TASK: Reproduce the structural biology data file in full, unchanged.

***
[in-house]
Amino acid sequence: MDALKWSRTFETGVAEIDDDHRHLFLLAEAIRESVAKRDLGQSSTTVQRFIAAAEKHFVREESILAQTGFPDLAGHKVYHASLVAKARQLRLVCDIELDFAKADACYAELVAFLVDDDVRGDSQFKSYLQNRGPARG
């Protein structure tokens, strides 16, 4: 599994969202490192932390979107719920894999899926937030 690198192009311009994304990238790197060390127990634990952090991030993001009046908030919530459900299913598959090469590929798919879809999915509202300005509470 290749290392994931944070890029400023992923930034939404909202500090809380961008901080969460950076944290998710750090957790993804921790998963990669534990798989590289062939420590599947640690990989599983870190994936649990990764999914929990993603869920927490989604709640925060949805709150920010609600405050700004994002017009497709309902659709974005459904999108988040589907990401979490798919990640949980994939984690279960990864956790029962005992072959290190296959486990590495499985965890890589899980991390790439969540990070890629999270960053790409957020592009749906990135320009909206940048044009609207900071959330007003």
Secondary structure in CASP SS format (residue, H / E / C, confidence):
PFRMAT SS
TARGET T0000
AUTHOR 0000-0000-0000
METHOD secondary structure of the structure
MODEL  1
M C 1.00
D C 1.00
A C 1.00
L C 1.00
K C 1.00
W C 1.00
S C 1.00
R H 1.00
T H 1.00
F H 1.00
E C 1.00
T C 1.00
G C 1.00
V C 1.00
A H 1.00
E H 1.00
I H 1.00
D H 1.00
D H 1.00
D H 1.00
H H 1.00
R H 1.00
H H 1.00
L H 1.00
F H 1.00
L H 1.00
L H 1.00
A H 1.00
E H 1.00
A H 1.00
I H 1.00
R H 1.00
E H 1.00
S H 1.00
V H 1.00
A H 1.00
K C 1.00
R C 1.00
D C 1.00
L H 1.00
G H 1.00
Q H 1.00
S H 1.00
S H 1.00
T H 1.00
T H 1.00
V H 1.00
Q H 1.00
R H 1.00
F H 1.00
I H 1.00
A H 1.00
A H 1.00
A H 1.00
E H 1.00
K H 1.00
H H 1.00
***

[in-house]
Amino acid sequence: MDALKWSRTFETGVAEIDDDHRHLFLLAEAIRESVAKRDLGQSSTTVQRFIAAAEKHFVREESILAQTGFPDLAGHKVYHASLVAKARQLRLVCDIELDFAKADACYAELVAFLVDDDVRGDSQFKSYLQNRGPARG
């Protein structure tokens, strides 16, 4: 599994969202490192932390979107719920894999899926937030 690198192009311009994304990238790197060390127990634990952090991030993001009046908030919530459900299913598959090469590929798919879809999915509202300005509470 290749290392994931944070890029400023992923930034939404909202500090809380961008901080969460950076944290998710750090957790993804921790998963990669534990798989590289062939420590599947640690990989599983870190994936649990990764999914929990993603869920927490989604709640925060949805709150920010609600405050700004994002017009497709309902659709974005459904999108988040589907990401979490798919990640949980994939984690279960990864956790029962005992072959290190296959486990590495499985965890890589899980991390790439969540990070890629999270960053790409957020592009749906990135320009909206940048044009609207900071959330007003």
Secondary structure in CASP SS format (residue, H / E / C, confidence):
PFRMAT SS
TARGET T0000
AUTHOR 0000-0000-0000
METHOD secondary structure of the structure
MODEL  1
M C 1.00
D C 1.00
A C 1.00
L C 1.00
K C 1.00
W C 1.00
S C 1.00
R H 1.00
T H 1.00
F H 1.00
E C 1.00
T C 1.00
G C 1.00
V C 1.00
A H 1.00
E H 1.00
I H 1.00
D H 1.00
D H 1.00
D H 1.00
H H 1.00
R H 1.00
H H 1.00
L H 1.00
F H 1.00
L H 1.00
L H 1.00
A H 1.00
E H 1.00
A H 1.00
I H 1.00
R H 1.00
E H 1.00
S H 1.00
V H 1.00
A H 1.00
K C 1.00
R C 1.00
D C 1.00
L H 1.00
G H 1.00
Q H 1.00
S H 1.00
S H 1.00
T H 1.00
T H 1.00
V H 1.00
Q H 1.00
R H 1.00
F H 1.00
I H 1.00
A H 1.00
A H 1.00
A H 1.00
E H 1.00
K H 1.00
H H 1.00